That first day in Yosemite was life changing for me in two ways. The first lesson I learned was to leave unnecessary items behind. Instead, plan ahead. Research what is necessary for backpacking safely and leave the non-essentials at home. Since this trip, I have become increasingly interested in the “art” of lightweight backpacking. Instead of using my six-pound, eighty-five liter pack, I now use a two pound, sixty-five liter pack. It is hard to justify bringing unnecessary luxuries with limited space. Instead of a ten pound, four-man tent, I now use a two pound, four-person shelter. There may not be a floor but it sure is lighter. Now I live by a new guiding principal: less is more.

Lightweight backpacking is not just about using lighter gear but also about limiting your supplies to only what is necessary. This practice has pervaded not only my choice in camping gear, but also my day-to-day-life. Mainstream consumerism runs in opposition to this principal. It seems more is necessary for happiness, but since the trip to Yosemite, I have found great pleasure in minimizing my wardrobe, energy use, apps on my phone, and extra “stuff” in return for a smaller environmental impact. Less stuff results in fewer things to worry about, helps clear up space physically and mentally and reduces your carbon footprint.

The second lesson I learned in Yosemite was that this planet is deserving of both preservation and our respect. It’s easy to glance over the importance of environmental conservation growing up in glacier flattened Indiana, with a vision of nature as endless rows of cornfields. Since climbing out of that valley though, my perception of nature has changed. I vow not only to experience the pristine natural world as often as possible but also to do everything in my power to share my respect with others. From vast water cut canyons, to the palpable silence of the forest, untouched nature is more than just a resource; it’s a place where modern conveniences are put into perspective. Natural experiences give us the opportunity to reflect on what is truly necessary for living. In a world where “more is better,” extravagant luxuries are quickly fronted in the backcountry.

As we become increasingly aware of the problems related to the “more is better” philosophy, our interactions with nature have catapulted to the forefront of legal policy. From zoning local land to multinational oil drilling projects, how best to use our resources is a prominent concern. I, as a passionate outdoorsman, aim to utilize a career in environmental law to engage myself in these policy discussions. As an avid reader and lover of knowledge, it seems natural to use my passions to help advise others on environmentally sound legal decisions and to help others negotiate enacted environmental policy. I realize that one person may not be able to change the world but small sacrifices by everyone can make a huge difference.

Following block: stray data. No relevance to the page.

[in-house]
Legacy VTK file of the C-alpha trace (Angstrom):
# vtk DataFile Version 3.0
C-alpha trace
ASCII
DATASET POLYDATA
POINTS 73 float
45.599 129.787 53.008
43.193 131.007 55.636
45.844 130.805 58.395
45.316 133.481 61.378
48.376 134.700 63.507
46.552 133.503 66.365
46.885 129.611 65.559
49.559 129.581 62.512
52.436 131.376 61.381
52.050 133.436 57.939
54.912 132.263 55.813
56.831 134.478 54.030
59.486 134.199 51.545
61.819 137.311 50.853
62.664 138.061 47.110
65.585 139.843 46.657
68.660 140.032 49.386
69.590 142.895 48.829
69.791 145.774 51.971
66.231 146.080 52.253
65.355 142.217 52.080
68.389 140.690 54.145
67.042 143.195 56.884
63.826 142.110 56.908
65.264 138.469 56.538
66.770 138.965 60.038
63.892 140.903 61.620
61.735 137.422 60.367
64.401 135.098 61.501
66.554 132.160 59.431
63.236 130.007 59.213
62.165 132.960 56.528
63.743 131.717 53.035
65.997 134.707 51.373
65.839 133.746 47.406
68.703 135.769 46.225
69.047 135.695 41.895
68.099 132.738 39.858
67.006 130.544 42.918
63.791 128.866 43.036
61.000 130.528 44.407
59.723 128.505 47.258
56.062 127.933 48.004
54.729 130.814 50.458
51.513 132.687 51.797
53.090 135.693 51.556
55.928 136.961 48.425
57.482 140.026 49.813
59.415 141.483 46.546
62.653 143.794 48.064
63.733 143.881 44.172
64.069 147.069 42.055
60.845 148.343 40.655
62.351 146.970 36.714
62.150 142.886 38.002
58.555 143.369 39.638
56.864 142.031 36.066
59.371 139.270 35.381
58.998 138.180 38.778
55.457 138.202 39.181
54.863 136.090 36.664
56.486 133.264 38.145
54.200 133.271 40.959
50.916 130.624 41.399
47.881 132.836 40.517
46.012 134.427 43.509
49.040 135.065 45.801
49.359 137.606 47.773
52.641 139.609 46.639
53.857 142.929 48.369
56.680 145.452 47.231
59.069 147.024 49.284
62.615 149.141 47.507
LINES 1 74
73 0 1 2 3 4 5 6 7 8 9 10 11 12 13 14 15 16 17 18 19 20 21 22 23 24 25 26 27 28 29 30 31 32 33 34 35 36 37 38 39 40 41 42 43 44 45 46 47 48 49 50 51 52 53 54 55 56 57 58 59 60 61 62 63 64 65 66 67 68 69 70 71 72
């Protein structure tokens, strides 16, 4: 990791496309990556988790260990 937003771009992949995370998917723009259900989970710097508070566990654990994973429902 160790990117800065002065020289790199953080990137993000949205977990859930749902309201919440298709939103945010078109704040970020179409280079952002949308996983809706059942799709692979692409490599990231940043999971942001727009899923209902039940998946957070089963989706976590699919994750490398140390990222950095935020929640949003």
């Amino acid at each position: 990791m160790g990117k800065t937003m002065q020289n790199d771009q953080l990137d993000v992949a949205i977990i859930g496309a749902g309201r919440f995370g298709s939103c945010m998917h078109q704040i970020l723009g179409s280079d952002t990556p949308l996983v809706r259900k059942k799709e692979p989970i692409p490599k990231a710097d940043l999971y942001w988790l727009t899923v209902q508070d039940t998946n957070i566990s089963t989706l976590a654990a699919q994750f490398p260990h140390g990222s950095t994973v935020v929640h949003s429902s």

kublaikahn
Posts: 647
Joined: Wed Feb 09, 2011 12:47 am

Re: Personal Statement specific for enviromental law

Postby kublaikahn » Mon Mar 09, 2015 8:34 pm

This could be better written. Let me give you some examples.

In your first sentence, the period is in the wrong place. There should be no grammatical errors in your PS.
My Nana always told me “you can take off a jacket if you bring it, but you can’t put it on if you don’t have it”.


In your second sentence, you have a misplaced modifier. You also do not need to mention your family. It is a personal statement, not a family statement. Remove unhelpful modifiers like "general" and overly informal phrases like"day-to-day."
This proverb not only has guided me and my family not only in determining what to bring on an outing but has also served as a general guiding principle for us in day-to-day in my daily life.


The statement below is not what the proverb means, but you know that. Your writing should be more explicit. You should say something to the effect, "the wisdom and desire to be prepared often creates a countervailing burden to carry and consume more than we need."
We acquire and use more than we need.


Always be clear, even when purposefully using the passive voice (it works in this sentence.) This sentence is more clear by using axiom instead of simply using a pronoun.
This axiom is most readily reflected in my family’s travel habits.


This is the start of a new paragraph, is it not? But is last summer recent? My real concern is that we have yet to get to your thesis. In fact you never really tell us your point. Hint: it is something like "the wisdom and desire to be prepared often creates a countervailing burden to carry and consume more than we need."
Recently our packing habits were put to the test. Last summer, we spent three days and two nights backpacking through Yosemite National Park.

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checkers
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Re: Personal Statement specific for enviromental law

Postby checkers » Mon Mar 09, 2015 10:32 pm

Make sure you use "principle" and "principal" correctly and consistently.